To understand the impact of ACEs on children and to develop strategies for addressing adverse childhood experiences within our court system
The Chief Justice's Task Force on ACEs-Informed Courts launched today. The mission of the Task Force is to enable Judicial Branch stakeholders to understand the impact on children of exposure to ACEs (adverse childhood experiences; adverse community environments); and to develop strategies for addressing adverse consequences within our court system.
“I'm pleased to announce I am establishing the Task Force on ACEs-Informed Courts,” said Chief Justice Paul Newby. “These traumas increase the likelihood that these children will end up in the courtroom. I look forward to the positive outcomes this group will produce for our children and our communities.”
To accomplish this mission, the Task Force will:
- Provide judges and court administrators with practical education on the effects of ACEs;
- Equip juvenile court officials to recognize young offenders and victims impacted by ACEs;
- Identify existing programs and design new programs that intervene in the lives of young ACEs offenders and victims affected by ACEs to put them on a path away from the courthouse and into a successful adult life; and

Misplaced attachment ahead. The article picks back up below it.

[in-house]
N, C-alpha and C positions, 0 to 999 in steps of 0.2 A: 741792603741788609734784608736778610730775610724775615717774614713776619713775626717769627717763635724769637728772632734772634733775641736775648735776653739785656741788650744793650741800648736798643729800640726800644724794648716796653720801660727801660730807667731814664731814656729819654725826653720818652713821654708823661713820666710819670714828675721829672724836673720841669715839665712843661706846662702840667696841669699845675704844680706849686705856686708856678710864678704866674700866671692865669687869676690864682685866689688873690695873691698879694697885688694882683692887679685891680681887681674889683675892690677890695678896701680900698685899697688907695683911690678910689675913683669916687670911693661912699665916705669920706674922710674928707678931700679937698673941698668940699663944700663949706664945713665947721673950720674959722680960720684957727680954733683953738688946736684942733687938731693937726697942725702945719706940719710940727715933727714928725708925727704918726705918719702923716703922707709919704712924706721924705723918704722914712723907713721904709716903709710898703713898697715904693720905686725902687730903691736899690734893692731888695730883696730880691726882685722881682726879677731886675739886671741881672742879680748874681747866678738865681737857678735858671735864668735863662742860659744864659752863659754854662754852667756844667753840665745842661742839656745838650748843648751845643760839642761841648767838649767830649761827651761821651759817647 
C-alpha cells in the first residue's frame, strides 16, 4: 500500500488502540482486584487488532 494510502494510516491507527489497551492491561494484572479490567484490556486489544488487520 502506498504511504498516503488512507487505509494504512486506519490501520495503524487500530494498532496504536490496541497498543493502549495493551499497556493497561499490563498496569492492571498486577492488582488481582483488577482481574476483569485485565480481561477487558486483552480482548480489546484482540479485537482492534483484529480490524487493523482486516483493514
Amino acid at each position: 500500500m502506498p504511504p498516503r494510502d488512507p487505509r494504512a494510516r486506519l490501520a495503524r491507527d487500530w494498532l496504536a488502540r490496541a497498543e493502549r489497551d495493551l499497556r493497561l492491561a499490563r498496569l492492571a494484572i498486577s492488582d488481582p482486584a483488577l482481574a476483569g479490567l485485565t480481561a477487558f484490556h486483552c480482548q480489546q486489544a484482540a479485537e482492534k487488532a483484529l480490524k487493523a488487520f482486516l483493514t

- Provide a platform from which court officials can offer feedback to educators regarding their experiences, with the hope of creating further avenues for research on this important topic.
The Task Force will be co-chaired by Judge Andrew T. Heath, director of the North Carolina Administrative Office of the Courts, and District Attorney Ben David for New Hanover and Pender counties. Task Force members are appointed by Chief Justice Newby and are representative of all stakeholder groups within our court system: judges, prosecutors, defense attorneys, clerks, law enforcement, private attorneys, and child-representatives, as well as academic leaders. View the Task Force members. This talented, experienced, and diverse group will be supplemented with an advisory group made up of subject matter experts as well as representatives from law schools, universities, the Executive Branch, and private foundations.